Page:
Annie: The ease of transportation, the people, being near the water and in less than 30 minutes, being at the horse farm. I love the change of seasons, too. I don’t like New York City, I am a country gal. I love concerts and Broadway but dislike the subways, the hustle and bustle.
Me:Is your writing influenced in any way by where you live?
Annie: My writing is often influenced by where I live, where I’ve traveled, and I plan to keep expanding my geographic repertoire. My life and adjustment to blindness is also a big part of my writing life, and, of course, my dogs.
Me: Can you describe your writing process for me? For example, do you have a certain time of day you find most productive? Or a special place where you find inspiration?
Annie: I write whenever I can fit it in, but I love stormy days and evenings when folks are tucked in and it’s uncommonly quiet. I live in an apartment complex that is bordered by a busy street to the east, and the train and highway to the north-west. It’s rarely quiet enough for me.
Annie: When the snow dampens the noise pollution, I love it and it gets the Muse going. The rain seems to also help dampen some of the chatter. I get inspired when I am in the shower, brushing the dogs or folding laundry.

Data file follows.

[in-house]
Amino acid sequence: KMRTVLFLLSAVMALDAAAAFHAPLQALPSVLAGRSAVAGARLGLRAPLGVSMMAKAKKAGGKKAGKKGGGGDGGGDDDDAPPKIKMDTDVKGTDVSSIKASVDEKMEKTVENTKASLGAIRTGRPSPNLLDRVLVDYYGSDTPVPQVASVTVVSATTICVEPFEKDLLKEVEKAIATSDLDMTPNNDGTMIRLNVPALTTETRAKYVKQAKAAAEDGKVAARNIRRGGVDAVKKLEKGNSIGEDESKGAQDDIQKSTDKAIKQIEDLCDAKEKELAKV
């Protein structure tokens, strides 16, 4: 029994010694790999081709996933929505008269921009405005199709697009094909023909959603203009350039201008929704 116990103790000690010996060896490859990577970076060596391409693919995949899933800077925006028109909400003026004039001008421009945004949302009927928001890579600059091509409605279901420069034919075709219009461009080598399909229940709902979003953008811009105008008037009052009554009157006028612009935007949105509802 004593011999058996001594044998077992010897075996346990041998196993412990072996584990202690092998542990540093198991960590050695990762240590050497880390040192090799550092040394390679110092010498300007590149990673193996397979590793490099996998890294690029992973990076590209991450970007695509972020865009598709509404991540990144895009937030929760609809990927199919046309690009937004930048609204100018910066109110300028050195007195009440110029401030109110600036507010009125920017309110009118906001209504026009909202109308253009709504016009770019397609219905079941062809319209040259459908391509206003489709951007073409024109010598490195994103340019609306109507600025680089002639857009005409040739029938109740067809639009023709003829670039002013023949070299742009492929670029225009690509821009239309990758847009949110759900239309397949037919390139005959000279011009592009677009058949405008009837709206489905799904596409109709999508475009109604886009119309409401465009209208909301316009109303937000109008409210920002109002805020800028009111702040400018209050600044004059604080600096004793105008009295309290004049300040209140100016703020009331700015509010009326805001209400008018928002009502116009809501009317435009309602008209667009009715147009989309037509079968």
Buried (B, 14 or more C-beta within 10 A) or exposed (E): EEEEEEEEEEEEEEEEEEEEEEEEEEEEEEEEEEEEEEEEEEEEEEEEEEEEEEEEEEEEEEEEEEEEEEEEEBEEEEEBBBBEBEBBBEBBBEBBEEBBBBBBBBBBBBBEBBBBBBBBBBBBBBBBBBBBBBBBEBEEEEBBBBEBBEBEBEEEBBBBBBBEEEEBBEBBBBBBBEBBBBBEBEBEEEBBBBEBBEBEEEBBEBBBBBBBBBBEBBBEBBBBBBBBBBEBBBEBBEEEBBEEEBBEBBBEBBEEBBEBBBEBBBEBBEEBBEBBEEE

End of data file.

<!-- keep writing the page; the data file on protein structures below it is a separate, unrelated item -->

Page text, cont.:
Me: Really…that must be a bit tricky.
Annie: Sometimes I have to stop and send myself an email from work so I can expand on a blog post idea or project.
Me: So what got you started writing?
Annie: I have been writing since I could read. My first published poem was in Seventh grade. I’ve kept journals and filled a 100-page legal sized book during my time in California.
Above all else, it is to honor the Muse. I am a highly creative person, I live in my head, I must find a way to externalize my thoughts, my “what if? Narrative. When I could see and draw or use visual art to express myself, it was very satisfying. Now, after blindness, I use the literary arts to keep me grounded.
Me: And what keeps you writing?
Annie: I write to find out what I think and how I feel; I find writing immensely, personally satisfying. I find my own poems powerful. I hope others find my writing powerful, too.